Run for God is a 12-week training plan that prepares people for a five-kilometer race — but with a Christian focus, organizer Tom Rogers said.
“I think it’s going to unify some of the churches, and of course the running community is really unified anyway,” he said. “It will just give them another thing to be involved in.”
The course will include both group and individual workouts, Rogers said. Participants will meet as a full group on Monday nights in October, November and December for a scriptural devotion and a run. The remaining workouts each week can be completed either individually or with a number of small groups that will be available to join, Rogers said.
At 12 weeks in length, the course is designed to help amateur runners reach a 5K distance at a pace to which their bodies can naturally adjust, he said. Participants will be encouraged to run in the Joplin Family Y’s Chilly 5K Challenge on Jan. 1.
Professionals from the local running community will be available to give lessons on topics such as stretching, eating right and preventing injury, he said.
Rogers said the class will take somewhat of a different approach to running by emphasizing not only a physical workout, but also a spiritual and mental workout.
“I’ve always felt like we’ve said ‘body, mind and spirit’ — that’s everybody’s tag line when they’re talking about wellness, and I’ve always felt like that’s backwards,” he said. “I’ve always felt like it should be ‘spirit, mind and body.’ If we begin to work ourselves spiritually and discover who God is and what our purpose is … then all of a sudden, that mind starts to clear a little bit and people say, ‘Hey, I can do this.’”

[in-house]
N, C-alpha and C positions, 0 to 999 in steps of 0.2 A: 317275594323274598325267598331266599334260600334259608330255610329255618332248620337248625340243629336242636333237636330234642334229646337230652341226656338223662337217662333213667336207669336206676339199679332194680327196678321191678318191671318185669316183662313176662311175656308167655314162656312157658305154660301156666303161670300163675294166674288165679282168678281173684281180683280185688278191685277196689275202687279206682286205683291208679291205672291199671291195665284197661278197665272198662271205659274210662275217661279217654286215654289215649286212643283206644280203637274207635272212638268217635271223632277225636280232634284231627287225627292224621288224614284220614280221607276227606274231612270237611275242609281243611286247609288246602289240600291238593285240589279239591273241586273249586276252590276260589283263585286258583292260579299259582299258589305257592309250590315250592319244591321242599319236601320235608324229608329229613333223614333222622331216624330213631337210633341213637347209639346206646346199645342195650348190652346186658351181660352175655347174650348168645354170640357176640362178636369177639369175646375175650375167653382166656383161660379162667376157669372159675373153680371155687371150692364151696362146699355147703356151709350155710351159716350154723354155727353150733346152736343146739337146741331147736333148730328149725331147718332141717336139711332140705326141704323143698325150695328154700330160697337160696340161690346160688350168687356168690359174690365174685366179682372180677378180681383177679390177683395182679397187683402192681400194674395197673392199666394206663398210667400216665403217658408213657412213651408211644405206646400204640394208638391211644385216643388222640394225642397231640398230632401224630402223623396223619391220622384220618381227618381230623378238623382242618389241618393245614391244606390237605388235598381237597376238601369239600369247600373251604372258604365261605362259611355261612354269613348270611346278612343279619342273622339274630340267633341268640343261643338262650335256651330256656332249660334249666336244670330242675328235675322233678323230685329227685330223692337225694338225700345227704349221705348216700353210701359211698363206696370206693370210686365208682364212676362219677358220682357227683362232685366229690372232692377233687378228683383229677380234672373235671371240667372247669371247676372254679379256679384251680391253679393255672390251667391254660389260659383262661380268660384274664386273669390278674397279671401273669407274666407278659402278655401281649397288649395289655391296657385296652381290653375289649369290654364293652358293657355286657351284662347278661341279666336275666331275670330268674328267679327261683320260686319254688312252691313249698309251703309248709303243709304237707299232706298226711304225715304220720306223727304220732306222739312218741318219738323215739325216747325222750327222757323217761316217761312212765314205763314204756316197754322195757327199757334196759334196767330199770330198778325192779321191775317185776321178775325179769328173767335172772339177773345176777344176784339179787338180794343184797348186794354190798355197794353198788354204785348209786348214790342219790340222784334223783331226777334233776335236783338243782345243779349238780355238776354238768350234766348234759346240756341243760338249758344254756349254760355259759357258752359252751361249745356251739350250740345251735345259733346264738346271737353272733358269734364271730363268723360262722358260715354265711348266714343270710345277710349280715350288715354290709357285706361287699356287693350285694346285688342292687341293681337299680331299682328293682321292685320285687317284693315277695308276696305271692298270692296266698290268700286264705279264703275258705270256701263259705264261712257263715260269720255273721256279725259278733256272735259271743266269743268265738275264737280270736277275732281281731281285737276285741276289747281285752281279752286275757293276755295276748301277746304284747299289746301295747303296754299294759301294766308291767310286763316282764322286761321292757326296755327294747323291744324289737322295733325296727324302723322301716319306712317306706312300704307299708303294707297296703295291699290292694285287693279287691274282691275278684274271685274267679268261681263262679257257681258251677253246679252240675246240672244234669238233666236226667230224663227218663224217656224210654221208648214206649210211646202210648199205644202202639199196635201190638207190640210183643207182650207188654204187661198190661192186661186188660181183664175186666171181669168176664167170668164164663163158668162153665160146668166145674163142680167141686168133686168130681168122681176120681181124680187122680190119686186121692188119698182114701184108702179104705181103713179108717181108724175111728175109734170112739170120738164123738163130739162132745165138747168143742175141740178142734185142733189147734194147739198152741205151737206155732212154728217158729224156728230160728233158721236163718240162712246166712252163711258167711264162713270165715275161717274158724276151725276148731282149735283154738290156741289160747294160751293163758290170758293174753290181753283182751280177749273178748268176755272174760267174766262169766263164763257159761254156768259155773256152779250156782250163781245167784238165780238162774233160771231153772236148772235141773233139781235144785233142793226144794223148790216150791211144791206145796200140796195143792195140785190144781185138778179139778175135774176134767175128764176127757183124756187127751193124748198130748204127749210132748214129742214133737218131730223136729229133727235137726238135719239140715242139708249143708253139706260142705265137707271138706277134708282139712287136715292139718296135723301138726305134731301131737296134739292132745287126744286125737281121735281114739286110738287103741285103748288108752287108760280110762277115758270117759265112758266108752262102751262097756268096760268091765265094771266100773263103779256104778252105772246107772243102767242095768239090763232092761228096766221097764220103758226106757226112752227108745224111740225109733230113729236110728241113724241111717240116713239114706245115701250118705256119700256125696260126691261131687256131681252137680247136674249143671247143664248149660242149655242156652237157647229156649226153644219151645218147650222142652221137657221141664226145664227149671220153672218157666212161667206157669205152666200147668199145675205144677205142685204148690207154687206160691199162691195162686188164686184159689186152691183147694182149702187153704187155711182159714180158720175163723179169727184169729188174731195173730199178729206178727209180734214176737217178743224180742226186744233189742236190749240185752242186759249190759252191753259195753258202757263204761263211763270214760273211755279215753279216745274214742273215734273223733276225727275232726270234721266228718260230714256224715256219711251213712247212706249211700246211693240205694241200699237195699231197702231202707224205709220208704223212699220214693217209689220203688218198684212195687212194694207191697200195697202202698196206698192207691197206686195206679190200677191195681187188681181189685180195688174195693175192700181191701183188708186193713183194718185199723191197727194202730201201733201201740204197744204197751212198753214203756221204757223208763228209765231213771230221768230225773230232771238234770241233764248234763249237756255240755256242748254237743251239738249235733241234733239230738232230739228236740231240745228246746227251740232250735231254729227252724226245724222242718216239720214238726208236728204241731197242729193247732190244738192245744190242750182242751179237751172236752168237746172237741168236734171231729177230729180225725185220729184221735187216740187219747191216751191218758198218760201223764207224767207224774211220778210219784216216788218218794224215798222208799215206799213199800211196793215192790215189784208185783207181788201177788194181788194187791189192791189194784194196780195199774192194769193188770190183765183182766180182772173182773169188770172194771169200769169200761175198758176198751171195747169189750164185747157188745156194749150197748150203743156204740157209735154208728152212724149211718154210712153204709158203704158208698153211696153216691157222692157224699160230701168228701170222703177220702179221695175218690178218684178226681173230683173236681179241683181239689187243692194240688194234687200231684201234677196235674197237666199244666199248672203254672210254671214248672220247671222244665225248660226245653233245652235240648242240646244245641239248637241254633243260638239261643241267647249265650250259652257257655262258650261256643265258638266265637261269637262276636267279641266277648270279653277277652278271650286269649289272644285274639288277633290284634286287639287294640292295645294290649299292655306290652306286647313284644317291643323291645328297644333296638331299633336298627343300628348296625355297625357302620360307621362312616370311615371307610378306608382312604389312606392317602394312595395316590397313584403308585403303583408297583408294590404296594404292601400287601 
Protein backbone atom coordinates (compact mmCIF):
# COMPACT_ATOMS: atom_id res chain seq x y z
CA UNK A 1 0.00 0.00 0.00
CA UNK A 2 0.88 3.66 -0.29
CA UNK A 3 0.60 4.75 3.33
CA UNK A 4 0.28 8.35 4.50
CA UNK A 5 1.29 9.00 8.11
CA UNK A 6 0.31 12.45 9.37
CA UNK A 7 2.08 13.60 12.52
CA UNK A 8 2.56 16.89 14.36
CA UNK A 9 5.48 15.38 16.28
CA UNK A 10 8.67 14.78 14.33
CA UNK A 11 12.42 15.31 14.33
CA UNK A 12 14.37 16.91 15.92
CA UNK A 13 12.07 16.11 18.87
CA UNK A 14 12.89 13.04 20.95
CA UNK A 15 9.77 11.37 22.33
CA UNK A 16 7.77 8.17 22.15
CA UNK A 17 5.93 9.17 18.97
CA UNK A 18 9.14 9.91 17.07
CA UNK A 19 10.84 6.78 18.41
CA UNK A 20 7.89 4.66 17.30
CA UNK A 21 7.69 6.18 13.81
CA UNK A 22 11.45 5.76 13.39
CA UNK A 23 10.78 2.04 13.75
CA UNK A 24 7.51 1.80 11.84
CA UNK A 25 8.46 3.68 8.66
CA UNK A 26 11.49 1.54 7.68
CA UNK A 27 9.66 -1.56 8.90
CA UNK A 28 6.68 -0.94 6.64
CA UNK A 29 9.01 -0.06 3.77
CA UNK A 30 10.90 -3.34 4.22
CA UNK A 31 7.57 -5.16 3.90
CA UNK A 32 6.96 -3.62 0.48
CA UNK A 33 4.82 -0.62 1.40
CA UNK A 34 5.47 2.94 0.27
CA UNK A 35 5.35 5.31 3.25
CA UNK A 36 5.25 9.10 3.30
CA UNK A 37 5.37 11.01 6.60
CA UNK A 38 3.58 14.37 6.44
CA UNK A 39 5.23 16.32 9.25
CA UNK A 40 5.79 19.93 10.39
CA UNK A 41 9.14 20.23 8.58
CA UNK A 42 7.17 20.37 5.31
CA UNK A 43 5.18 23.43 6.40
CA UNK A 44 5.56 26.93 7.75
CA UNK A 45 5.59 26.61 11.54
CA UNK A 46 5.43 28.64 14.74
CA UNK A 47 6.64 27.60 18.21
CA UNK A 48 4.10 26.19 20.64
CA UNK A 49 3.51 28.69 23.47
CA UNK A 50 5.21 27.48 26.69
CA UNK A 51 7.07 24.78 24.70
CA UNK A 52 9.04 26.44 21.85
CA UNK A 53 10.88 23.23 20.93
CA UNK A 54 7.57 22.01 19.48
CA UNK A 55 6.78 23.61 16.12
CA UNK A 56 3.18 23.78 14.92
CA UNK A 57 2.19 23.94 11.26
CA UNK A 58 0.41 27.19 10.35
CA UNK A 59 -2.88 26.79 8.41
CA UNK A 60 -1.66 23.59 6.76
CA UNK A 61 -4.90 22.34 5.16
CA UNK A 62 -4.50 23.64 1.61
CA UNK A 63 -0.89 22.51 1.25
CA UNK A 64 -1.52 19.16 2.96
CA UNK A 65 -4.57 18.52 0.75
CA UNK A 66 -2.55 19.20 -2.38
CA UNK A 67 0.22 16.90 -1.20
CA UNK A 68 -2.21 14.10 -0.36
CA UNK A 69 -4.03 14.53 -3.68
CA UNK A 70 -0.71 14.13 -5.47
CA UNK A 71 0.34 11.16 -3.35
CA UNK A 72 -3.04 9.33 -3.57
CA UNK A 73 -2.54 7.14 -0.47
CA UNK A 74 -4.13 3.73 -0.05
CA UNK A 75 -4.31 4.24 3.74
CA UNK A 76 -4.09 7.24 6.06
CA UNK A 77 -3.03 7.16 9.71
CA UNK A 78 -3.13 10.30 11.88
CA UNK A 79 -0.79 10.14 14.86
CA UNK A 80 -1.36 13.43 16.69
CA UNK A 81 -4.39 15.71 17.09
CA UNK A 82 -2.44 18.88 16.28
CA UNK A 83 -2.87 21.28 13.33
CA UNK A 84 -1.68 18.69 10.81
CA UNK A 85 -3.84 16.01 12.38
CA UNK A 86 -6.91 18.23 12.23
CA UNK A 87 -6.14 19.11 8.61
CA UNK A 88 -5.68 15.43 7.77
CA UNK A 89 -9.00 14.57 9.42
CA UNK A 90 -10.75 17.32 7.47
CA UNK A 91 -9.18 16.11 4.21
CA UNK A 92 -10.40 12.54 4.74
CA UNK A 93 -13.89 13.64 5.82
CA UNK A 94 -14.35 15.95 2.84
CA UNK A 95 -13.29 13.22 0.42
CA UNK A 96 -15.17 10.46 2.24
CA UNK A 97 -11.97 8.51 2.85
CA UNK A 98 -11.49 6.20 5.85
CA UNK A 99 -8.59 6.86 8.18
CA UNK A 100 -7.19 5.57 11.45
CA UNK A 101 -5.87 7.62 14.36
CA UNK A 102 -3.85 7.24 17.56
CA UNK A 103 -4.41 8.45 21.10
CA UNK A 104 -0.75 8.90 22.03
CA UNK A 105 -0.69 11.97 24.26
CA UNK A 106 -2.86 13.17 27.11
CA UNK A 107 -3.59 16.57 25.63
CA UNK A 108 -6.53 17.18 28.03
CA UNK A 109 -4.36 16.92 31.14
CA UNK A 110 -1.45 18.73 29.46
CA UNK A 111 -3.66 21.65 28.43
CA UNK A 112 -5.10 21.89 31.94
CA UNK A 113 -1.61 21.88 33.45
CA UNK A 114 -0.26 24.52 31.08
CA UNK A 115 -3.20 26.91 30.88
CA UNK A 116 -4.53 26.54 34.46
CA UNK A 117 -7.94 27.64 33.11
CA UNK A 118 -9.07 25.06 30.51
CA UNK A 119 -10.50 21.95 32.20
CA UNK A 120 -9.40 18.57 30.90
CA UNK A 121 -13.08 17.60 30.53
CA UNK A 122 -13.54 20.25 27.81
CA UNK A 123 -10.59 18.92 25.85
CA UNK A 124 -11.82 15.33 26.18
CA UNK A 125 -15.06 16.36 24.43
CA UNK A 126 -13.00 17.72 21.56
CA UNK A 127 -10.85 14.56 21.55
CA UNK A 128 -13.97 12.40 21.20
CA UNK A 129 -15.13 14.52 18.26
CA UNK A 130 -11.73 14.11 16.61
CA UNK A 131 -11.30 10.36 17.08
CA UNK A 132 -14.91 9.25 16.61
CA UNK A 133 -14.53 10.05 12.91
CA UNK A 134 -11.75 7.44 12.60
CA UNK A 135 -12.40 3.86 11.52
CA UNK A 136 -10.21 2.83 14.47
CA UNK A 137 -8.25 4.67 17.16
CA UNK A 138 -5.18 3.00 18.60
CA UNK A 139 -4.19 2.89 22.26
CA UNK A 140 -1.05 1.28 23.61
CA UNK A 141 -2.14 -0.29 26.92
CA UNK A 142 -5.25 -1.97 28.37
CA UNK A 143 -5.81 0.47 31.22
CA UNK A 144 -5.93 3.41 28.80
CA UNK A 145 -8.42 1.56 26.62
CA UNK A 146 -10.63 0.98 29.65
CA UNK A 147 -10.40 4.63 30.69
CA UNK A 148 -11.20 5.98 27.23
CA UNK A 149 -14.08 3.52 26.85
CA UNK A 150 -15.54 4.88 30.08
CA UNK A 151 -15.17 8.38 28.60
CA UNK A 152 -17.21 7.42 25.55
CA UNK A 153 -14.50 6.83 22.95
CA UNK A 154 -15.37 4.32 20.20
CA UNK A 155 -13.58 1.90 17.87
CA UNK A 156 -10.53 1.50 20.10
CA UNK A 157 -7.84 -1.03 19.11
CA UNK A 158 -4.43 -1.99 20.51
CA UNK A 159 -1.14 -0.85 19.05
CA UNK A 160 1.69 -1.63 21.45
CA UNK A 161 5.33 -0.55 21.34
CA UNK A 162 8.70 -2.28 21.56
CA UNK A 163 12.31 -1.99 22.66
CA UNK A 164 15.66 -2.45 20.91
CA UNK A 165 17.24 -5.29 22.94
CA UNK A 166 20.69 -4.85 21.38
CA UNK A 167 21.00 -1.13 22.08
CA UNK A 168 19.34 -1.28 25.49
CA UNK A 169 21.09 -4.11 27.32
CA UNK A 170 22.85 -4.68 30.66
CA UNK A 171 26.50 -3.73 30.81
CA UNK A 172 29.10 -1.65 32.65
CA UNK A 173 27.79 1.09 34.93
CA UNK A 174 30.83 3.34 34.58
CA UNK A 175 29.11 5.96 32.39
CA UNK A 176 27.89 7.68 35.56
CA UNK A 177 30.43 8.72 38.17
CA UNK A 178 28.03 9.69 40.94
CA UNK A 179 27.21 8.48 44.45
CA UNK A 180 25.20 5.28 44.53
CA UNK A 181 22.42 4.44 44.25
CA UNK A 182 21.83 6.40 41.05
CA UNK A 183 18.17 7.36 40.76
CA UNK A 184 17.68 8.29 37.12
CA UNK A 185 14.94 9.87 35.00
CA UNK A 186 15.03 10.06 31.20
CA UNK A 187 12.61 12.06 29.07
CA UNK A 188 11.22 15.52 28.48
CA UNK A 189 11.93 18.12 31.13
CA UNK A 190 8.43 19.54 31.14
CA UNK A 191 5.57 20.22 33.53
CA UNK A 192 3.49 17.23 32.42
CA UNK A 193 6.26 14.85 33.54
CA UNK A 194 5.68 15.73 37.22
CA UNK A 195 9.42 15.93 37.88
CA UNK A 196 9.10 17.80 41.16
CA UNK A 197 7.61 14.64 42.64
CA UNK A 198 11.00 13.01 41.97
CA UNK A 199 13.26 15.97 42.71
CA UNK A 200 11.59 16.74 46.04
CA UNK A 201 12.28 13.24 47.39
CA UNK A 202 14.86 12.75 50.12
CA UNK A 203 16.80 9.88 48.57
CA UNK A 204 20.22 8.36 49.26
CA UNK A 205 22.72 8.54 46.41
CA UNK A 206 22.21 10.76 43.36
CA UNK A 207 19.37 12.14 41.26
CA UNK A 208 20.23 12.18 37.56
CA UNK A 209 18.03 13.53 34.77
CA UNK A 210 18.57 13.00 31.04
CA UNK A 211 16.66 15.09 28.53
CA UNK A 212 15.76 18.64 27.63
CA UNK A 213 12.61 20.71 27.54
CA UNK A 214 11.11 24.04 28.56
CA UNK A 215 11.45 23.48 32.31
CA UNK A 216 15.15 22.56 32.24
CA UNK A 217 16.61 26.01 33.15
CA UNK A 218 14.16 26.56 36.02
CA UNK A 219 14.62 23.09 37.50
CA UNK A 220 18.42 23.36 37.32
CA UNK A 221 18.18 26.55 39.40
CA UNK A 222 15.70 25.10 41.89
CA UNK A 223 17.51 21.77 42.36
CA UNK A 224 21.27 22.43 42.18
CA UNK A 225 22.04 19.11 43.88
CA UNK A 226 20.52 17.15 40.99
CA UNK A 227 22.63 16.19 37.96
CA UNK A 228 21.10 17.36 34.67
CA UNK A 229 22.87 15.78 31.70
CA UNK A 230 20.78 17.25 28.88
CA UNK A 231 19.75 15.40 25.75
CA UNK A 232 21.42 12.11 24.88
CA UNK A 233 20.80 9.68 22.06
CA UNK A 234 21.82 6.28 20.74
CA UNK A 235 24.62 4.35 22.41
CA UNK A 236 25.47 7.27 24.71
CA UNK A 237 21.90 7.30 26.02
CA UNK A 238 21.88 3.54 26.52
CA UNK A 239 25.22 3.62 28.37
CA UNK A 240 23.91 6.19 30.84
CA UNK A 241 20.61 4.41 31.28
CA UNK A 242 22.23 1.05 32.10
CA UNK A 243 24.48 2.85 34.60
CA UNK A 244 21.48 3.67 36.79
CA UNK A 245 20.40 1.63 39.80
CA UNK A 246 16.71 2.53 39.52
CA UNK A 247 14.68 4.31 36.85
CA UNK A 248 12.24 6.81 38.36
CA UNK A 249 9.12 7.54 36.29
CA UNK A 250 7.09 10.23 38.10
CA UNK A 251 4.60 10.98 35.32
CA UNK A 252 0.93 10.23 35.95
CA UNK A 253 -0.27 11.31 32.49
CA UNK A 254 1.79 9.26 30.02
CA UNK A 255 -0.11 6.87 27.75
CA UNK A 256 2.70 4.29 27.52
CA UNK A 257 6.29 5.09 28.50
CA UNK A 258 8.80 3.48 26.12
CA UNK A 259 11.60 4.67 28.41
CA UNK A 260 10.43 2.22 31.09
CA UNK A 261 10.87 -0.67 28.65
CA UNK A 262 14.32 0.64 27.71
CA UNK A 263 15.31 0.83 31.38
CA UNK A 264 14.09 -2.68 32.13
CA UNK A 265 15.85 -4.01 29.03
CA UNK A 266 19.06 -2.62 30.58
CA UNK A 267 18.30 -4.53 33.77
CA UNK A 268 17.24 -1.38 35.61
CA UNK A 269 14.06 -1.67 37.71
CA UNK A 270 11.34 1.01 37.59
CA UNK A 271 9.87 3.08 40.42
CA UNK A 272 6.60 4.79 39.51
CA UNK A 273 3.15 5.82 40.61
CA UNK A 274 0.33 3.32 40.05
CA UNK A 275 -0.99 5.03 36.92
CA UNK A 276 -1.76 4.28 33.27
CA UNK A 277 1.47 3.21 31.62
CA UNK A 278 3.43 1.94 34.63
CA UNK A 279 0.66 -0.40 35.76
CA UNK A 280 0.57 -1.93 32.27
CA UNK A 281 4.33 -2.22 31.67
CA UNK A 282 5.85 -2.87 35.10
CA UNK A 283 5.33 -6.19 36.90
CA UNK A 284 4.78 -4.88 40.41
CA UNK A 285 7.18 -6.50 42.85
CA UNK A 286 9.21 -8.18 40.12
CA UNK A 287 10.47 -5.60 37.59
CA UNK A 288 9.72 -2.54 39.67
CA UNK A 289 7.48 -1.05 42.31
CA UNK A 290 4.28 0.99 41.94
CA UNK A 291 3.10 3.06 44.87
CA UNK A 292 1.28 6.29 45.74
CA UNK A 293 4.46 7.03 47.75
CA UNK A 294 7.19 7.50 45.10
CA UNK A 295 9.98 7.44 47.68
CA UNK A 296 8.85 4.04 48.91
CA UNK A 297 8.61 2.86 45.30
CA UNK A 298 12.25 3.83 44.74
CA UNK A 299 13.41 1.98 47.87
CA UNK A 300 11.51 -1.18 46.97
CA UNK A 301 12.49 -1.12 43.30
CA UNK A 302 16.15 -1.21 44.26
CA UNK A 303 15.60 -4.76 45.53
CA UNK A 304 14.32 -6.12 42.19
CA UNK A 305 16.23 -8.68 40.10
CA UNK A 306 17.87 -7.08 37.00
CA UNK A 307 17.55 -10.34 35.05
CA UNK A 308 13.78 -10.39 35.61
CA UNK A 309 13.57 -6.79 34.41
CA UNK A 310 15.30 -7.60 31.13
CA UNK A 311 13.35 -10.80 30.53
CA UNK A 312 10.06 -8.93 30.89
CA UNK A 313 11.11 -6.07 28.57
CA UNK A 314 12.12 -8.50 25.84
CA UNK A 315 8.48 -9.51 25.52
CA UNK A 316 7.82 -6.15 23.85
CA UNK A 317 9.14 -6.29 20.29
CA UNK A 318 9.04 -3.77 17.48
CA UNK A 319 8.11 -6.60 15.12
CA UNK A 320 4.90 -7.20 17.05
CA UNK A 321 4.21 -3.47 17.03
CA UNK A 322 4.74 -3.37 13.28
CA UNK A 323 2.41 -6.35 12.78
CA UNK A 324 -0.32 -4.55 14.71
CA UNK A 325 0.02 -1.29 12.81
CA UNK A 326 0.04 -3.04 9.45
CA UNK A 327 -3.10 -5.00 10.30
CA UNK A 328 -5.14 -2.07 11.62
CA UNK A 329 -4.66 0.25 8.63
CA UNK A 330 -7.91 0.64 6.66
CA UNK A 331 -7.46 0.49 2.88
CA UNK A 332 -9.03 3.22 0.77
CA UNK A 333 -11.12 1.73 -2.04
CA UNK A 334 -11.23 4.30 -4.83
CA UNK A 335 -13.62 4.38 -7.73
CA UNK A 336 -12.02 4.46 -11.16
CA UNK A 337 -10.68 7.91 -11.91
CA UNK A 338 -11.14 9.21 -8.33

Rogers said he ran during high school but gave it up as an adult. He said he then spent about 15 years battling weight and alcohol-related health issues before one day spotting a group of runners jogging up a hill. That sight spurred him into action, he said.
“My health was so poor, I probably didn’t have a whole lot of time left, but it felt like God was calling me to do this and become a runner again,” he said.
Rogers said he has run three marathons this year and has lost more than 50 pounds. But what really draws him to running now is the connections he makes with other runners.
“Most of the joy that comes with running is all the new people that you meet, all the encouraging people that you meet,” he said. “That’s what is really awesome about the running community. It’s never criticism or critique about what you’re doing.”
Rachel C. , PhD
Research Scientist Consultant @ U-VIB
PhD, Doctor of Philosophy in Counseling
NREMT-P (National Registry of Paramedics)
– 911 Medic for over 15 years
– Scientist for over 7 years
– Runner for LIFE
source: The Joplin Globe by Emily Younker